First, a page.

Corals rely on water chemistry and light in order to build their calcium carbonate skeletons, a process known as calcification. Under the right conditions of calcium, alkalinity, pH and carbon dioxide, two moles of bicarbonate are combined with one of calcium to form calcium carbonate, carbonic acid, which quickly dissociates into carbon dioxide, and water.
When combined with photosynthesis from the zooxanthellae algae in the coral tissue this drives the process to the right by taking up carbon dioxide. So one can see the importance of maintaining proper calcium, alkalinity and light levels in corals that contain zooxanthellae.
Calcification rates on coral reefs can reach up to 12 kg (26.5 lbs) CaCO3 /m2/year for high energy reef areas with almost total coral cover (Kinsey, 1985). Estimations for closed systems have ranged from 0.5 to 6.5 kg (1.1 to 14.3 lbs) of CaCO3 /m2/year (Carlson, 1999). It is possible that closed system coral tanks could have even higher calcification rates when alkalinity is boosted and the surface area is dominated by fast growing corals such as Acropora as well as coralline algae, and calcification rates of 20 kg (44 lbs) of CaCO3 /m2/year could be expected (Bingman, 1997). That is a lot of calcium and bicarbonate that would need to be supplied to such a system that would only scale up with size. Therefore, any calcium carbonate replenishment system will need to be able to meet that demand as the system grows.
Factors that Affect Coral Growth (Linear Extension)
One of the controversies that I weighed in on almost 15 years ago was the correct temperature at which to keep a reef tank. I had always maintained keeping it somewhere below 27 oC (80 oF) while others argued that it should mimic natural reefs and could run as high as 32 oC (87 oF) (Shimek, 1997). While it is true that some very high diversity reefs can occur in areas where water temperatures can run up to 32 °C (87 °F) for extended periods, such temperatures are approaching the thermal maximum for most corals; especially those that do not come from habitats that normally experience extended periods of high temperature e.g. tide pools. Today, with reports of coral bleaching occurring more frequently, it is not surprising that temperatures just a few degrees above the annual average can result in coral bleaching and greater susceptibility to diseases.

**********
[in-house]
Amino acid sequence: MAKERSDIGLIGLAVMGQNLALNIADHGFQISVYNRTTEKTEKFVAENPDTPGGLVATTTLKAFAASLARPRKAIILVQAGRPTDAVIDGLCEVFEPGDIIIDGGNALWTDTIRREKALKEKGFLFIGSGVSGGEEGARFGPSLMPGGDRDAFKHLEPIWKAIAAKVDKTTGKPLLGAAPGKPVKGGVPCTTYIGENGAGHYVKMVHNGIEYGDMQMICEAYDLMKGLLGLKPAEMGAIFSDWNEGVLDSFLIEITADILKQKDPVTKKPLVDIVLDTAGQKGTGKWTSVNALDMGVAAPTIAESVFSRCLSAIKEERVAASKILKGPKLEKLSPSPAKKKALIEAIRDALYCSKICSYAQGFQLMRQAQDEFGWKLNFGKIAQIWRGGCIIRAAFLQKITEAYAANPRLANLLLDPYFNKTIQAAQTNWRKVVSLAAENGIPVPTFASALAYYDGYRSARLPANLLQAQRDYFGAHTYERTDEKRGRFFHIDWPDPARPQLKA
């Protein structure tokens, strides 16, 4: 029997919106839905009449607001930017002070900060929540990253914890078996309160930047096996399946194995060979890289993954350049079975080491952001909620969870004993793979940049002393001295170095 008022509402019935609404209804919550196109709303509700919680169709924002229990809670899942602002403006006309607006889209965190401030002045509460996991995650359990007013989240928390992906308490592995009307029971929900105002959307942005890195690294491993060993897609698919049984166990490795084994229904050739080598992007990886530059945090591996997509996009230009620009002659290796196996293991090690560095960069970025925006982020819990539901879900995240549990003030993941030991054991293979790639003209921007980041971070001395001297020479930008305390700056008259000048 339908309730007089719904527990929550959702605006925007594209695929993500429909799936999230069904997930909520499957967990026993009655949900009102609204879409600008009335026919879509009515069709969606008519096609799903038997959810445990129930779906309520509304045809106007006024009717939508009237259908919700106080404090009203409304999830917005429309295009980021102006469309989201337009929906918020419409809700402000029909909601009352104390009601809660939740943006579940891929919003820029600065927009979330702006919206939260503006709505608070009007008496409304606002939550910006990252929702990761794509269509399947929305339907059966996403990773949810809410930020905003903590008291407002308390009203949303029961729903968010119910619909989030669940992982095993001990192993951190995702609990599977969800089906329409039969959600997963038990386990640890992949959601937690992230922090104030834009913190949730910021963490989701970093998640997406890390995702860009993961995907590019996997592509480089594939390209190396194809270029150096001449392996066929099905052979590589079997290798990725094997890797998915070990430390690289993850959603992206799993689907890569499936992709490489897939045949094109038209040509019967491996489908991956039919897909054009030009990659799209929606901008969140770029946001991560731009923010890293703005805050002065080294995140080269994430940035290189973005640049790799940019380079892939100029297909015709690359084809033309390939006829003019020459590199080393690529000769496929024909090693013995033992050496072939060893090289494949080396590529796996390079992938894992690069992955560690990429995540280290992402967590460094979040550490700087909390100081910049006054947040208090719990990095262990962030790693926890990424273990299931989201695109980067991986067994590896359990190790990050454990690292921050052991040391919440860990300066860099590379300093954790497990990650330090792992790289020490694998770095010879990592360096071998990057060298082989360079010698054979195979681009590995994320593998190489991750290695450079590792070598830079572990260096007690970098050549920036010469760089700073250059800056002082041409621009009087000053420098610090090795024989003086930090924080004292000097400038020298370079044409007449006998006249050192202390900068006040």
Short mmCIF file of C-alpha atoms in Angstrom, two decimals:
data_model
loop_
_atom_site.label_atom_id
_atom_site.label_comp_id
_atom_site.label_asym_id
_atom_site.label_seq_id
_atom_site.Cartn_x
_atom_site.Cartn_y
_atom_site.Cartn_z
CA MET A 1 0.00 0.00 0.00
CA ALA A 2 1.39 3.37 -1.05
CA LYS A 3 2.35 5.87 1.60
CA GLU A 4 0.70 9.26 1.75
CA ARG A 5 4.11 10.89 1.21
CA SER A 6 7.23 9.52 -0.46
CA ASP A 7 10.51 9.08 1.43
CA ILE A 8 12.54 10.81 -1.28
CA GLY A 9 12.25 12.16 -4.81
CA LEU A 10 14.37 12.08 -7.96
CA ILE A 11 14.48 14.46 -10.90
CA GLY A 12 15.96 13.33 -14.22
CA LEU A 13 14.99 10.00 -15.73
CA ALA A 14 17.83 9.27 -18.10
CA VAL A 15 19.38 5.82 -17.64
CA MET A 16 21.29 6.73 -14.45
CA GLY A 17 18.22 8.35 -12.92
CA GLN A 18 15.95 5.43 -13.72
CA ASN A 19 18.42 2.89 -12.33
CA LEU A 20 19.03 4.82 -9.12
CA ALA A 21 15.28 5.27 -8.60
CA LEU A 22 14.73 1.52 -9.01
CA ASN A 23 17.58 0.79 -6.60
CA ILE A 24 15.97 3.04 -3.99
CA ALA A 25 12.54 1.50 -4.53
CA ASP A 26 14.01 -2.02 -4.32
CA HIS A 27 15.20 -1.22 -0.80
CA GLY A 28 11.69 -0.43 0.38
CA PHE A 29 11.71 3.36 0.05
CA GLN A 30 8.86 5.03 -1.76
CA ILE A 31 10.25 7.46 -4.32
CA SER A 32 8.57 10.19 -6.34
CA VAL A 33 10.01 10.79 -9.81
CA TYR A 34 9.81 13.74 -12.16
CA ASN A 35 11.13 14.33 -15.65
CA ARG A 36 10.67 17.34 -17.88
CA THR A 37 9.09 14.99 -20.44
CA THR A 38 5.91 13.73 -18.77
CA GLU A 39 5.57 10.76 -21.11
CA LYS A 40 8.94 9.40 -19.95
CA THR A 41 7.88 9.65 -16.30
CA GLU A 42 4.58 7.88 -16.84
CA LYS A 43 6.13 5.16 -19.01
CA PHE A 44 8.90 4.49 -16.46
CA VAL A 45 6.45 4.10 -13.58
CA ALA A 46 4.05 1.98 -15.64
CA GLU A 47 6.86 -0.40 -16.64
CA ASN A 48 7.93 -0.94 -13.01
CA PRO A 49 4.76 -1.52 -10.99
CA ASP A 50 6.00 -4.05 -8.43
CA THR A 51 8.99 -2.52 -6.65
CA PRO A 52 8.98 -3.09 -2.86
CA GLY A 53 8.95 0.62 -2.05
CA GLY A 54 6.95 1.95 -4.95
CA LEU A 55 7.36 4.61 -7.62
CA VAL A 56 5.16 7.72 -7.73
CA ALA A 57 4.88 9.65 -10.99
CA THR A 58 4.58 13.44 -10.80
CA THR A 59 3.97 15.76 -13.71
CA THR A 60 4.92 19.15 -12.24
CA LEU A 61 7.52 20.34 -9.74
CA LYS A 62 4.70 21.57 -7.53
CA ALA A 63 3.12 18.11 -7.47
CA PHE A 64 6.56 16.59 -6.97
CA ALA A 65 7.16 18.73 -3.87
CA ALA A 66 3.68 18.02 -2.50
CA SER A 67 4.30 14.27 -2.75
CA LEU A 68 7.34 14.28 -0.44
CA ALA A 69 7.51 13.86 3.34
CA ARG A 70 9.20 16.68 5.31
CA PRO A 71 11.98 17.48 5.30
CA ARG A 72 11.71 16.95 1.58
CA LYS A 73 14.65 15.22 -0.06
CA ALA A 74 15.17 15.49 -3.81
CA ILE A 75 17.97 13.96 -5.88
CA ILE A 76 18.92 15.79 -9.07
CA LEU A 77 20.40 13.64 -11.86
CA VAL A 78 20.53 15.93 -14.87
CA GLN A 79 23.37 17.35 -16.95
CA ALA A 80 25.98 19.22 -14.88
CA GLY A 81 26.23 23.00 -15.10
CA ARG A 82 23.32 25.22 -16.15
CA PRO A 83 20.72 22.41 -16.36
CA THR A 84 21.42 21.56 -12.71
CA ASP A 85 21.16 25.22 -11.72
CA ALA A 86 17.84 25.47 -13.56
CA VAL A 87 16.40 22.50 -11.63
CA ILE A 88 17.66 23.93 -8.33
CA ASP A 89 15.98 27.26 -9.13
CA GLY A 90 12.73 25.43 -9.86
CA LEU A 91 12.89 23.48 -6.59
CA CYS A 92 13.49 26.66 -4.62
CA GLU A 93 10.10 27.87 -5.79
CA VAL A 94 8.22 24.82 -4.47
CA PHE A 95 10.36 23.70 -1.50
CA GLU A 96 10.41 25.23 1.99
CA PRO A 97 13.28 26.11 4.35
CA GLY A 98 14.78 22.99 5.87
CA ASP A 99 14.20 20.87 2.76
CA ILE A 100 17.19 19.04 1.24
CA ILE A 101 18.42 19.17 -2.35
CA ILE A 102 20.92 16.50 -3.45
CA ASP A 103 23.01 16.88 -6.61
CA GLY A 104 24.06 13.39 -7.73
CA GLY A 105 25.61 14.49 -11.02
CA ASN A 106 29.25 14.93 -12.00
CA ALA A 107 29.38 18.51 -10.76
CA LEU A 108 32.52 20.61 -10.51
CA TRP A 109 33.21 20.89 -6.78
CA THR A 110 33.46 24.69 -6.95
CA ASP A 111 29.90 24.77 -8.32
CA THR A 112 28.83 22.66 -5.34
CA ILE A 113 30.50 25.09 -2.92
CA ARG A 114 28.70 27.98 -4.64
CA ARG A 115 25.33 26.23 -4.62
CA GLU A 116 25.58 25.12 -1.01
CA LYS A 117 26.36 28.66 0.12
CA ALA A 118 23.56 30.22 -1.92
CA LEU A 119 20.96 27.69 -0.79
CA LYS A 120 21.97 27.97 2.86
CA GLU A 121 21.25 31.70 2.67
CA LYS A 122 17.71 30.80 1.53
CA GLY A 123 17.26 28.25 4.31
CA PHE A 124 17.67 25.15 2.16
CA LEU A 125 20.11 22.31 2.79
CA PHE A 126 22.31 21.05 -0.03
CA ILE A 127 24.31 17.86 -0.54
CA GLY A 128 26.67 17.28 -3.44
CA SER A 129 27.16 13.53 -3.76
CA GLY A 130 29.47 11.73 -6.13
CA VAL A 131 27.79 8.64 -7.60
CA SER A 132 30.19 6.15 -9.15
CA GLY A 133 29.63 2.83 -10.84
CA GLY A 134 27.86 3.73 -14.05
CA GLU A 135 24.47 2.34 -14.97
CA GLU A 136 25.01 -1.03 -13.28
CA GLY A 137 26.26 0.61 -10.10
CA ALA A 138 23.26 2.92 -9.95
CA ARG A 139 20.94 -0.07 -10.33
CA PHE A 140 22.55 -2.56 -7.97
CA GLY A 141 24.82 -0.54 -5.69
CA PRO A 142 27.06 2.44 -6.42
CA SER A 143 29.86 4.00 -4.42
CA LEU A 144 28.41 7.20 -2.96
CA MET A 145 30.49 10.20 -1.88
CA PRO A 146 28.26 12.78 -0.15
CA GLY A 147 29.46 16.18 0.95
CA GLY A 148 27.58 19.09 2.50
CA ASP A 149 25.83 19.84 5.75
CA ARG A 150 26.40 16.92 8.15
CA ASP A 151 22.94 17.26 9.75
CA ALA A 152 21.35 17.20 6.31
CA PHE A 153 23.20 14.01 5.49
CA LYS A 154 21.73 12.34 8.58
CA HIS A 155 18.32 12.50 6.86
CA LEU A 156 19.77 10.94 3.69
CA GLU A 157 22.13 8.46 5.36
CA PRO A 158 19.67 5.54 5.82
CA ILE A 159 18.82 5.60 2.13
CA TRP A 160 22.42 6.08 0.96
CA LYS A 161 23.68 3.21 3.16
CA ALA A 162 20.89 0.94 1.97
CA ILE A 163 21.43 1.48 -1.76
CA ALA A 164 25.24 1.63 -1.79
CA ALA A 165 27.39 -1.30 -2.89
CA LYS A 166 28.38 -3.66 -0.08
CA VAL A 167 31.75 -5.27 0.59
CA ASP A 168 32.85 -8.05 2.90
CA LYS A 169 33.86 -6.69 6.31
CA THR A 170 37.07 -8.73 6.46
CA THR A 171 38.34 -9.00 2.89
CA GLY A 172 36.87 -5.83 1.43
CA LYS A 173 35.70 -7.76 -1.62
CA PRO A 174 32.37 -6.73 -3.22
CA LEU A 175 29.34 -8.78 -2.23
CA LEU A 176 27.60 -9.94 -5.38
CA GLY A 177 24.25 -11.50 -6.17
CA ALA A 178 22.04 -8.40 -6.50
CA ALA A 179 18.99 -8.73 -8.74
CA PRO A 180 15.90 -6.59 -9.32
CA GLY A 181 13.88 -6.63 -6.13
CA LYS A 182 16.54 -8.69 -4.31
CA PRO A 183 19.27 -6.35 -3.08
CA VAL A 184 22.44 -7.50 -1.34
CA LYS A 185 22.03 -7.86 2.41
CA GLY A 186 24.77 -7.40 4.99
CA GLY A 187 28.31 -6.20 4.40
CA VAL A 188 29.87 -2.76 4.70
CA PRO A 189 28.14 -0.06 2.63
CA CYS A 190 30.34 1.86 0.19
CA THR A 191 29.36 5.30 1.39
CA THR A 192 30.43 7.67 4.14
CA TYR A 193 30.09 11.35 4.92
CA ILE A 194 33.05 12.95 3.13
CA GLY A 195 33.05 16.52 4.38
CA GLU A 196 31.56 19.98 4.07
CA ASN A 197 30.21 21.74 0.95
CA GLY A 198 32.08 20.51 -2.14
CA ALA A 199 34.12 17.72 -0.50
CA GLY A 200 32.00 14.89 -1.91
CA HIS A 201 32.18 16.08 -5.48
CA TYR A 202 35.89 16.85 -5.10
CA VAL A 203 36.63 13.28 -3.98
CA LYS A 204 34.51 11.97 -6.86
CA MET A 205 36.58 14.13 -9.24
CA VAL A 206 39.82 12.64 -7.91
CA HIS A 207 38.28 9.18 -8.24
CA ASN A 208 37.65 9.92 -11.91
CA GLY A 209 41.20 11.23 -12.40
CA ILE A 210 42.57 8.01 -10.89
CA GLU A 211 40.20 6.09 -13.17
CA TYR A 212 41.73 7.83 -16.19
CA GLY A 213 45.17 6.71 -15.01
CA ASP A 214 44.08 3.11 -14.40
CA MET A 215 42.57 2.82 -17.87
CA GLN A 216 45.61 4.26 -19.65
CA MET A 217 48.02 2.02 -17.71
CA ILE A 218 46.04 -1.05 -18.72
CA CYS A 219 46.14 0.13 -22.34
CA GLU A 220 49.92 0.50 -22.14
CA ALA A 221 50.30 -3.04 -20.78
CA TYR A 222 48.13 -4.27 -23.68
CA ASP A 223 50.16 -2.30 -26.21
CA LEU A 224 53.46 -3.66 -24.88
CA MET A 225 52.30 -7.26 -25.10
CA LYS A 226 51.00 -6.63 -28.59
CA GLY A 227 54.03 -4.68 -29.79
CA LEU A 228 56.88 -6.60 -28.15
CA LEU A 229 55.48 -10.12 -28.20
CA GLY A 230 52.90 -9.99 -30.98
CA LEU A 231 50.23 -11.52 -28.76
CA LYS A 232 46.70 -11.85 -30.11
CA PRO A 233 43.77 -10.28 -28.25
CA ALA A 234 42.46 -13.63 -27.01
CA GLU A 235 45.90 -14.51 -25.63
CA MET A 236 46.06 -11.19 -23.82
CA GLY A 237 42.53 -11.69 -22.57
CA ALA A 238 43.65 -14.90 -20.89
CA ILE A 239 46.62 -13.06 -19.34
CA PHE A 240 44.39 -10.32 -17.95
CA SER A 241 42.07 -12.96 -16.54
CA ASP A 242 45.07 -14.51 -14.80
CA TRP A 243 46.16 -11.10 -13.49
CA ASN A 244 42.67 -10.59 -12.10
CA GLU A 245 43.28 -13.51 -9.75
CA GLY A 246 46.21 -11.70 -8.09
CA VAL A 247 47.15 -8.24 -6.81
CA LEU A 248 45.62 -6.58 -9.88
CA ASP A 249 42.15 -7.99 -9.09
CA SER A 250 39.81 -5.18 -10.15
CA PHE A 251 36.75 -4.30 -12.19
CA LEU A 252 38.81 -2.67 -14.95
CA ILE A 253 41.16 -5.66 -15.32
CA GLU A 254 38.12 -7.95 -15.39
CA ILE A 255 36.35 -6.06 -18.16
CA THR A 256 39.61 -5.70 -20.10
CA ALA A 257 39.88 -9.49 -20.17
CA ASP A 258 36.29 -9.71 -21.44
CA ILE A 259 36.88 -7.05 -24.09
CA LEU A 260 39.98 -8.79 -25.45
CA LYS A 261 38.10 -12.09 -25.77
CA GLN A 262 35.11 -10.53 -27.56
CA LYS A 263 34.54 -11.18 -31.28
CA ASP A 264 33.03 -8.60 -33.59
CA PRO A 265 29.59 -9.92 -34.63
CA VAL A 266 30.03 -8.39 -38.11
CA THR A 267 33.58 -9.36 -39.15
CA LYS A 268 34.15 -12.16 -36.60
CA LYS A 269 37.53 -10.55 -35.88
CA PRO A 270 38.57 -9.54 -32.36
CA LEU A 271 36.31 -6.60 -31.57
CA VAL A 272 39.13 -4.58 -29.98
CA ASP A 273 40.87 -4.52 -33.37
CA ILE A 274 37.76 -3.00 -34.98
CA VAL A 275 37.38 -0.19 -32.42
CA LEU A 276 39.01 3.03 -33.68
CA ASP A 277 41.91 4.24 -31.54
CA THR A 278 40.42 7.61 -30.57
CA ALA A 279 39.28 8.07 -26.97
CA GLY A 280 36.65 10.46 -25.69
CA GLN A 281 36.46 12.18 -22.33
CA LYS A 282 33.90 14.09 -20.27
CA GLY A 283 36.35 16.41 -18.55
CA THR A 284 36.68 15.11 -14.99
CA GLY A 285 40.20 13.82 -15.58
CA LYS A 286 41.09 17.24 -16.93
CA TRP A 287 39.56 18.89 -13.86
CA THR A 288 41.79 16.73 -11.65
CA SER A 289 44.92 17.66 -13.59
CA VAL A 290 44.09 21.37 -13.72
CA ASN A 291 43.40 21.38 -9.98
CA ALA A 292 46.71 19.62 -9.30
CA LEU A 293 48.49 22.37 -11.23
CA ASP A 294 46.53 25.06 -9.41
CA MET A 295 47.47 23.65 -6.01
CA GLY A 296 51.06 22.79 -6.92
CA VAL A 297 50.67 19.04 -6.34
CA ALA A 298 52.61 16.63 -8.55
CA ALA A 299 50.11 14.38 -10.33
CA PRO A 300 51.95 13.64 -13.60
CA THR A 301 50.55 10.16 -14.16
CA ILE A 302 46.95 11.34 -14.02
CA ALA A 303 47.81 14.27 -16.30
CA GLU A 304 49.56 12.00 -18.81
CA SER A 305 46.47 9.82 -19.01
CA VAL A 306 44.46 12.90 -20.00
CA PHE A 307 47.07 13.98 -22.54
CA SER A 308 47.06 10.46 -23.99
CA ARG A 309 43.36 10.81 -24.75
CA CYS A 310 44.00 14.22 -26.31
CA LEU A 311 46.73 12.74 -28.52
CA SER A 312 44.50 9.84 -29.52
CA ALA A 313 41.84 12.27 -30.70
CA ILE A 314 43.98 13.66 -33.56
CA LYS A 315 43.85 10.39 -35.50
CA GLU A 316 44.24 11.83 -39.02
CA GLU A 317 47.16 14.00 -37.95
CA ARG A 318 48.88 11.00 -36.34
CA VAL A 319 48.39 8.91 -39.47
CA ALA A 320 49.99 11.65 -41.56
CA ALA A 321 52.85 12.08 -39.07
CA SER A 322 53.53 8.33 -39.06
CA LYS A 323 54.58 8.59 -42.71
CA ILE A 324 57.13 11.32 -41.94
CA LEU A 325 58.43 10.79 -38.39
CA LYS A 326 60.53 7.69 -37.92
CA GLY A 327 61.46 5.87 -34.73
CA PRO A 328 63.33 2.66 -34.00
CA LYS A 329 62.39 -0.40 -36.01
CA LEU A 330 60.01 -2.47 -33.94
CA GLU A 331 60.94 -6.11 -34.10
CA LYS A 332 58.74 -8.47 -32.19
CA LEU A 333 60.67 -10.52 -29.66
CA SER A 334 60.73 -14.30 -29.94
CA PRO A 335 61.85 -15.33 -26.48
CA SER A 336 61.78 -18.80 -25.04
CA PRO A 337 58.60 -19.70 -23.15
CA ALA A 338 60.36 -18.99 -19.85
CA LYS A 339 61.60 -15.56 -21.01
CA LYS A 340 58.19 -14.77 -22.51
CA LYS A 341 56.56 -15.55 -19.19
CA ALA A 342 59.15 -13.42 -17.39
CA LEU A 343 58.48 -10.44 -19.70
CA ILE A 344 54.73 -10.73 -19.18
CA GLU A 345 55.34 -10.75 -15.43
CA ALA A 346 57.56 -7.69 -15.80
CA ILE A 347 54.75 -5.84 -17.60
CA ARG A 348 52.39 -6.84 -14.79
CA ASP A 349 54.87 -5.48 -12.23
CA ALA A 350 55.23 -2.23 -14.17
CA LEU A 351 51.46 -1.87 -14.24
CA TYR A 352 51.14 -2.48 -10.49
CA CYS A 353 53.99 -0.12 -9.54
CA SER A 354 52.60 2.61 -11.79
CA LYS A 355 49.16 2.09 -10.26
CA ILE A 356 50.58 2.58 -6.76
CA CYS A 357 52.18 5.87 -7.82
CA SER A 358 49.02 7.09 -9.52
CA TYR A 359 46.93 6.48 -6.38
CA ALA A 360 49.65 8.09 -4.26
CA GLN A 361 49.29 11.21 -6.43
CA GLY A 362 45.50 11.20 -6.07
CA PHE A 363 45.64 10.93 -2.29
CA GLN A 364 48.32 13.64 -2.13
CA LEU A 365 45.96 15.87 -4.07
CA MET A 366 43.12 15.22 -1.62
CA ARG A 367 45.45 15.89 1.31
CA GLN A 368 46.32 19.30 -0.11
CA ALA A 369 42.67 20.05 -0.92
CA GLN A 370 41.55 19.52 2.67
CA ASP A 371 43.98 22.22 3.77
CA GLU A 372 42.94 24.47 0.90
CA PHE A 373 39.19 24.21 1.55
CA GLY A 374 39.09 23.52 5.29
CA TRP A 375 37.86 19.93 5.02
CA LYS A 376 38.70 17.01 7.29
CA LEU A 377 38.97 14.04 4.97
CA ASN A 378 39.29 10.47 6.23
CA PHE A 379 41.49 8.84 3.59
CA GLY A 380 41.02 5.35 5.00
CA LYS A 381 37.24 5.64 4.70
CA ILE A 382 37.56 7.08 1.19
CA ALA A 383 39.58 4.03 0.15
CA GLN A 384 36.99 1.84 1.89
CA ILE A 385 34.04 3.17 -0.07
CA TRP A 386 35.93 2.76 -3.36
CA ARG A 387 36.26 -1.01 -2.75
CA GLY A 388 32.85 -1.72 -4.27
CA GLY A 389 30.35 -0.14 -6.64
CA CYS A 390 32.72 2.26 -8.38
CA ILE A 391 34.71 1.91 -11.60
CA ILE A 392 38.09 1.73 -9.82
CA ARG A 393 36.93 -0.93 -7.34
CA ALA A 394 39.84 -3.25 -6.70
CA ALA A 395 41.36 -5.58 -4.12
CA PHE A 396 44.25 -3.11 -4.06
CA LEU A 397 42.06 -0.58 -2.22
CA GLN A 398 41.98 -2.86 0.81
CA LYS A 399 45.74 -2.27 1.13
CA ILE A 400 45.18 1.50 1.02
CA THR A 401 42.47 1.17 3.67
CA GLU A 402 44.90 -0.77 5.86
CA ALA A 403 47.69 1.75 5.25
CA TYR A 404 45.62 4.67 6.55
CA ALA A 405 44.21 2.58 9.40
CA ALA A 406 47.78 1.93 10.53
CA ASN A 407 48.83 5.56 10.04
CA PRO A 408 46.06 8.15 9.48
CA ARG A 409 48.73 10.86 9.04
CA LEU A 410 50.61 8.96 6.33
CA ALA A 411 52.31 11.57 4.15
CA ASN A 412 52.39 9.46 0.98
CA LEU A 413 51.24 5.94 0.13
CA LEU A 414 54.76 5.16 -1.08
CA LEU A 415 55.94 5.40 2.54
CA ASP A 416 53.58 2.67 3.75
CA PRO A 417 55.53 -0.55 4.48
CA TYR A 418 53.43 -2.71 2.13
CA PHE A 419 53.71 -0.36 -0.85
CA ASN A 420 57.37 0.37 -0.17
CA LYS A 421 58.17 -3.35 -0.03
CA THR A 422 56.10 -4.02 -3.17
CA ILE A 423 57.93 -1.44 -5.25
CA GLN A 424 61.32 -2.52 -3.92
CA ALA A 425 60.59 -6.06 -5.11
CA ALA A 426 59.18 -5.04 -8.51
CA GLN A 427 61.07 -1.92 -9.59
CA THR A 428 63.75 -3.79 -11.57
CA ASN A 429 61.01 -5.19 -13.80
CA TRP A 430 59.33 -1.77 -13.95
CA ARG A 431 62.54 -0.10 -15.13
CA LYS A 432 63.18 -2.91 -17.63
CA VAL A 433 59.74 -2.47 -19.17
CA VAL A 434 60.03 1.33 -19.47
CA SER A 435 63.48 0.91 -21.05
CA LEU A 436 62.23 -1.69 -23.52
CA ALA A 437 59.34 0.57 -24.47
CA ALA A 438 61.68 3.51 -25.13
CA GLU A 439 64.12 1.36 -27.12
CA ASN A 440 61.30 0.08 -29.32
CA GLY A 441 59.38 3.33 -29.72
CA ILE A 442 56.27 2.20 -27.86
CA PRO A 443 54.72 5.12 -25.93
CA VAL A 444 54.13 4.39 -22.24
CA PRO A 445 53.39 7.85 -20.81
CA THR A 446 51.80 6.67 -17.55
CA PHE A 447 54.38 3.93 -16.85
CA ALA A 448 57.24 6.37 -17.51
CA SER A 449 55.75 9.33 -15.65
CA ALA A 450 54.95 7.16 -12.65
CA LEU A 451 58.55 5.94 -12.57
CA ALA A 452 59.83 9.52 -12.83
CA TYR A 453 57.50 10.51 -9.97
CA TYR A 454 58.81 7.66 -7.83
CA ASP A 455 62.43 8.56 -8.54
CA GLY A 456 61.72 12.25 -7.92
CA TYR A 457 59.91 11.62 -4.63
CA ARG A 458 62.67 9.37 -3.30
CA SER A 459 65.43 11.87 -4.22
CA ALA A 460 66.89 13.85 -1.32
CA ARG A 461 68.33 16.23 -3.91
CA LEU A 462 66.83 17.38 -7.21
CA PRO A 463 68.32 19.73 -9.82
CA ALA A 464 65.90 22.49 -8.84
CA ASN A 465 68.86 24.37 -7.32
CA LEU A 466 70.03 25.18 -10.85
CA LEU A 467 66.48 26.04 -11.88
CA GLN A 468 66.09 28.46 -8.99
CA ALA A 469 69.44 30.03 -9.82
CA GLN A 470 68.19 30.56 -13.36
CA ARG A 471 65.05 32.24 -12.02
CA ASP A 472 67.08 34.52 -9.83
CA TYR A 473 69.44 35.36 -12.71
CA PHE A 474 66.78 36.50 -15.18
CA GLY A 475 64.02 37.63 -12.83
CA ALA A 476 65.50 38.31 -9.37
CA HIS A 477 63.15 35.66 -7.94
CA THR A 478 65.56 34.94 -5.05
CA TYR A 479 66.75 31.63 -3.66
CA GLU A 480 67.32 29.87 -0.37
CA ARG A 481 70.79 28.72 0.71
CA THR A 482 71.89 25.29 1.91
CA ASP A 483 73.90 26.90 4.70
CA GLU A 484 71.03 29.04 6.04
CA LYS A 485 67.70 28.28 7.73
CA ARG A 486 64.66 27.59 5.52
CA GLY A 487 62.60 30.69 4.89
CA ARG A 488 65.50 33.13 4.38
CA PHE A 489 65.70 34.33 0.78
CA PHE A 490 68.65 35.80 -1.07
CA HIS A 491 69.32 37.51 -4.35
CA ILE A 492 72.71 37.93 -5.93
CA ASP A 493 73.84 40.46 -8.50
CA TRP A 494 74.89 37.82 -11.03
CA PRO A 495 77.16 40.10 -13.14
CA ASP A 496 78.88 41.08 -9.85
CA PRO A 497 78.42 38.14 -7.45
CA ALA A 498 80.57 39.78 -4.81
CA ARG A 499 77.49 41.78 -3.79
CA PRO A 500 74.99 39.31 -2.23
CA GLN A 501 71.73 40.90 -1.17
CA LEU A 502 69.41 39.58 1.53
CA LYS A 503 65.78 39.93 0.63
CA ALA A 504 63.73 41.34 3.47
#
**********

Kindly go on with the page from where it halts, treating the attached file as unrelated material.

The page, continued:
In general, coral growth (annual linear extension) rates in the tropics are found to be negatively correlated with annual mean SST, and this relationship is often used to reconstruct past sea surface temperature (Cantin et al., 2010). However, experiments have indicated a parabolic relationship between coral growth (calcification and/or linear extension) and SST (Jokiel and Coles 1977; Jokiel and Coles, 1990), with highest growth rates found at temperatures 1 to 2 °C below the mean annual maximum but if the temperature increases just a few degrees (1-2 oC) above the peak seasonal high a drop in calcification rate results (Marshall and Clode, 2004). Therefore some corals grow faster at a higher temperature than other corals that may come from cooler areas. The real question is whether or not corals can change their thermal maximums over time as they adapt to a new environment. See pages 133-139 in Delbeek and Sprung (2005) for a more in-depth discussion of the ideal temperature for a closed reef aquarium system.
The pH of seawater can vary depending on locale, but can range from 8.0 to 8.5. Calcifying organisms such as corals tend to calcify best at a pH of 8.2-8.5 due to a variety of factors such as calcium and alkalinity availability, and carbon dioxide levels. If the pH consistently runs between 7.6-8.0 then be sure the alkalinity runs at or above 3.0 meq/L to compensate as corals can still calcify at lower pH provided alkalinity is high enough (Delbeek and Sprung, 2005; Comeau et al., 2012).